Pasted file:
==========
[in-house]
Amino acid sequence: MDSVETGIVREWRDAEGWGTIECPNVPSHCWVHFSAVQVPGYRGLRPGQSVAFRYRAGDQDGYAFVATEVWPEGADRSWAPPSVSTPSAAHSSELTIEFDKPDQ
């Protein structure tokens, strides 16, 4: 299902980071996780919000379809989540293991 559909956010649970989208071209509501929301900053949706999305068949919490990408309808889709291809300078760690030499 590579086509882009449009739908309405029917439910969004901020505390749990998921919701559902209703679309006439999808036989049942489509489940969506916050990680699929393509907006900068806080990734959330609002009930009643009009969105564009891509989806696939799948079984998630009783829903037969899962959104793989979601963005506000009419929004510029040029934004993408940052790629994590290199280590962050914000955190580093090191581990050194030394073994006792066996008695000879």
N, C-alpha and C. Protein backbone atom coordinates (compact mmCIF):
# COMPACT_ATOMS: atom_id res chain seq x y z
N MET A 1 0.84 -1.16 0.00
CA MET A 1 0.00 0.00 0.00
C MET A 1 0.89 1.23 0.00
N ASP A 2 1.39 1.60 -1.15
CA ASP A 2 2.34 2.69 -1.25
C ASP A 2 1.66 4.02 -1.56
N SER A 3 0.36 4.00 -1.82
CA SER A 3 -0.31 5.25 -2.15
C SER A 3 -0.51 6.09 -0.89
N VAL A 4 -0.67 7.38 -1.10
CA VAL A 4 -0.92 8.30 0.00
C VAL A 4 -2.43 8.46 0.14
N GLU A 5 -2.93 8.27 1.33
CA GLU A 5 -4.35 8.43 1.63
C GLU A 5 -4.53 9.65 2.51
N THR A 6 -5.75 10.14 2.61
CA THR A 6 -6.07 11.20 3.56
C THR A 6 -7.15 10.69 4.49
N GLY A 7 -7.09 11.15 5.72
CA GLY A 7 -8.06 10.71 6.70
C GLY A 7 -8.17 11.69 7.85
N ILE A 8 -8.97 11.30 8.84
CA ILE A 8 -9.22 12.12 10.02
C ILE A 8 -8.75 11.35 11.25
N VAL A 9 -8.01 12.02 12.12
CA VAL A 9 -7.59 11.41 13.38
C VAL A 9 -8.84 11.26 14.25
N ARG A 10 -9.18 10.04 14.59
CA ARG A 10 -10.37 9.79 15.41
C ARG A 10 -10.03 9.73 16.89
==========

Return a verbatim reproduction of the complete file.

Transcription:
[in-house]
Amino acid sequence: MDSVETGIVREWRDAEGWGTIECPNVPSHCWVHFSAVQVPGYRGLRPGQSVAFRYRAGDQDGYAFVATEVWPEGADRSWAPPSVSTPSAAHSSELTIEFDKPDQ
């Protein structure tokens, strides 16, 4: 299902980071996780919000379809989540293991 559909956010649970989208071209509501929301900053949706999305068949919490990408309808889709291809300078760690030499 590579086509882009449009739908309405029917439910969004901020505390749990998921919701559902209703679309006439999808036989049942489509489940969506916050990680699929393509907006900068806080990734959330609002009930009643009009969105564009891509989806696939799948079984998630009783829903037969899962959104793989979601963005506000009419929004510029040029934004993408940052790629994590290199280590962050914000955190580093090191581990050194030394073994006792066996008695000879």
N, C-alpha and C. Protein backbone atom coordinates (compact mmCIF):
# COMPACT_ATOMS: atom_id res chain seq x y z
N MET A 1 0.84 -1.16 0.00
CA MET A 1 0.00 0.00 0.00
C MET A 1 0.89 1.23 0.00
N ASP A 2 1.39 1.60 -1.15
CA ASP A 2 2.34 2.69 -1.25
C ASP A 2 1.66 4.02 -1.56
N SER A 3 0.36 4.00 -1.82
CA SER A 3 -0.31 5.25 -2.15
C SER A 3 -0.51 6.09 -0.89
N VAL A 4 -0.67 7.38 -1.10
CA VAL A 4 -0.92 8.30 0.00
C VAL A 4 -2.43 8.46 0.14
N GLU A 5 -2.93 8.27 1.33
CA GLU A 5 -4.35 8.43 1.63
C GLU A 5 -4.53 9.65 2.51
N THR A 6 -5.75 10.14 2.61
CA THR A 6 -6.07 11.20 3.56
C THR A 6 -7.15 10.69 4.49
N GLY A 7 -7.09 11.15 5.72
CA GLY A 7 -8.06 10.71 6.70
C GLY A 7 -8.17 11.69 7.85
N ILE A 8 -8.97 11.30 8.84
CA ILE A 8 -9.22 12.12 10.02
C ILE A 8 -8.75 11.35 11.25
N VAL A 9 -8.01 12.02 12.12
CA VAL A 9 -7.59 11.41 13.38
C VAL A 9 -8.84 11.26 14.25
N ARG A 10 -9.18 10.04 14.59
CA ARG A 10 -10.37 9.79 15.41
C ARG A 10 -10.03 9.73 16.89